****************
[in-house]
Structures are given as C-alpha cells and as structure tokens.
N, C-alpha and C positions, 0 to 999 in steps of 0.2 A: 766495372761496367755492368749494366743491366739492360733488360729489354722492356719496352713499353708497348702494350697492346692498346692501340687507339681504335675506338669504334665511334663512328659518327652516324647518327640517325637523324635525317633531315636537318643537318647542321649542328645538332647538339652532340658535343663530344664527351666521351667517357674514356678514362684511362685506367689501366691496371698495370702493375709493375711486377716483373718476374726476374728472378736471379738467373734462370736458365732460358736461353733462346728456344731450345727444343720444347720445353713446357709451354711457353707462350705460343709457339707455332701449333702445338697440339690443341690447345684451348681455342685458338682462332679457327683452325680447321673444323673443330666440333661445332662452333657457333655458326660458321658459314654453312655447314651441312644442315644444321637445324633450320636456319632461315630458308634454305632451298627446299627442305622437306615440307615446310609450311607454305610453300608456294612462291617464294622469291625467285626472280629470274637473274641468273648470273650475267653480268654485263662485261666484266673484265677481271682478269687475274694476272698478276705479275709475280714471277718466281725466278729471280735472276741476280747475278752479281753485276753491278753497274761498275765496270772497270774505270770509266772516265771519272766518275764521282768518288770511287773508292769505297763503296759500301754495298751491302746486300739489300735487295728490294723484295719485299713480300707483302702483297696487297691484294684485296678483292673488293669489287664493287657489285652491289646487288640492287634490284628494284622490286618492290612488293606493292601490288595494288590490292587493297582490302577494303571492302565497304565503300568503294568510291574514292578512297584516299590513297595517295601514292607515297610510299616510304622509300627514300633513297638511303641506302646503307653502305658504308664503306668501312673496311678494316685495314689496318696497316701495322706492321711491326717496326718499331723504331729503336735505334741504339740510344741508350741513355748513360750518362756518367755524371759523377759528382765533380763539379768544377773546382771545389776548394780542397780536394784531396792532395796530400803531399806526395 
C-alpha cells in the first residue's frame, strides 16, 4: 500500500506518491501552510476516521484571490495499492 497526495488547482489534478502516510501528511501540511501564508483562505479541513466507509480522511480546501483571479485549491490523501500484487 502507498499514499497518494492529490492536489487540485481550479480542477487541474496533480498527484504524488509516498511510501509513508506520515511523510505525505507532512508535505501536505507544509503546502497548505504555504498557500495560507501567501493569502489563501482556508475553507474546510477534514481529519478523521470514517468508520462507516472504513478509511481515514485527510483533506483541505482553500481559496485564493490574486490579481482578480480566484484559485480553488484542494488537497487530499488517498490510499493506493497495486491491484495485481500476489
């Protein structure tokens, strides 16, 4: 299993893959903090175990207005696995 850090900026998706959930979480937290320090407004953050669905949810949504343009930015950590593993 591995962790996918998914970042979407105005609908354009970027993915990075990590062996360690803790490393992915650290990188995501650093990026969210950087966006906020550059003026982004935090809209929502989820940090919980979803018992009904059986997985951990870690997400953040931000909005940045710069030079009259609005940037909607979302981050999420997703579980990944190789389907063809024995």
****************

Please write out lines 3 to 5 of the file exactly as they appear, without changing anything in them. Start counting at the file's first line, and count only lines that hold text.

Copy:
N, C-alpha and C positions, 0 to 999 in steps of 0.2 A: 766495372761496367755492368749494366743491366739492360733488360729489354722492356719496352713499353708497348702494350697492346692498346692501340687507339681504335675506338669504334665511334663512328659518327652516324647518327640517325637523324635525317633531315636537318643537318647542321649542328645538332647538339652532340658535343663530344664527351666521351667517357674514356678514362684511362685506367689501366691496371698495370702493375709493375711486377716483373718476374726476374728472378736471379738467373734462370736458365732460358736461353733462346728456344731450345727444343720444347720445353713446357709451354711457353707462350705460343709457339707455332701449333702445338697440339690443341690447345684451348681455342685458338682462332679457327683452325680447321673444323673443330666440333661445332662452333657457333655458326660458321658459314654453312655447314651441312644442315644444321637445324633450320636456319632461315630458308634454305632451298627446299627442305622437306615440307615446310609450311607454305610453300608456294612462291617464294622469291625467285626472280629470274637473274641468273648470273650475267653480268654485263662485261666484266673484265677481271682478269687475274694476272698478276705479275709475280714471277718466281725466278729471280735472276741476280747475278752479281753485276753491278753497274761498275765496270772497270774505270770509266772516265771519272766518275764521282768518288770511287773508292769505297763503296759500301754495298751491302746486300739489300735487295728490294723484295719485299713480300707483302702483297696487297691484294684485296678483292673488293669489287664493287657489285652491289646487288640492287634490284628494284622490286618492290612488293606493292601490288595494288590490292587493297582490302577494303571492302565497304565503300568503294568510291574514292578512297584516299590513297595517295601514292607515297610510299616510304622509300627514300633513297638511303641506302646503307653502305658504308664503306668501312673496311678494316685495314689496318696497316701495322706492321711491326717496326718499331723504331729503336735505334741504339740510344741508350741513355748513360750518362756518367755524371759523377759528382765533380763539379768544377773546382771545389776548394780542397780536394784531396792532395796530400803531399806526395 
C-alpha cells in the first residue's frame, strides 16, 4: 500500500506518491501552510476516521484571490495499492 497526495488547482489534478502516510501528511501540511501564508483562505479541513466507509480522511480546501483571479485549491490523501500484487 502507498499514499497518494492529490492536489487540485481550479480542477487541474496533480498527484504524488509516498511510501509513508506520515511523510505525505507532512508535505501536505507544509503546502497548505504555504498557500495560507501567501493569502489563501482556508475553507474546510477534514481529519478523521470514517468508520462507516472504513478509511481515514485527510483533506483541505482553500481559496485564493490574486490579481482578480480566484484559485480553488484542494488537497487530499488517498490510499493506493497495486491491484495485481500476489
């Protein structure tokens, strides 16, 4: 299993893959903090175990207005696995 850090900026998706959930979480937290320090407004953050669905949810949504343009930015950590593993 591995962790996918998914970042979407105005609908354009970027993915990075990590062996360690803790490393992915650290990188995501650093990026969210950087966006906020550059003026982004935090809209929502989820940090919980979803018992009904059986997985951990870690997400953040931000909005940045710069030079009259609005940037909607979302981050999420997703579980990944190789389907063809024995």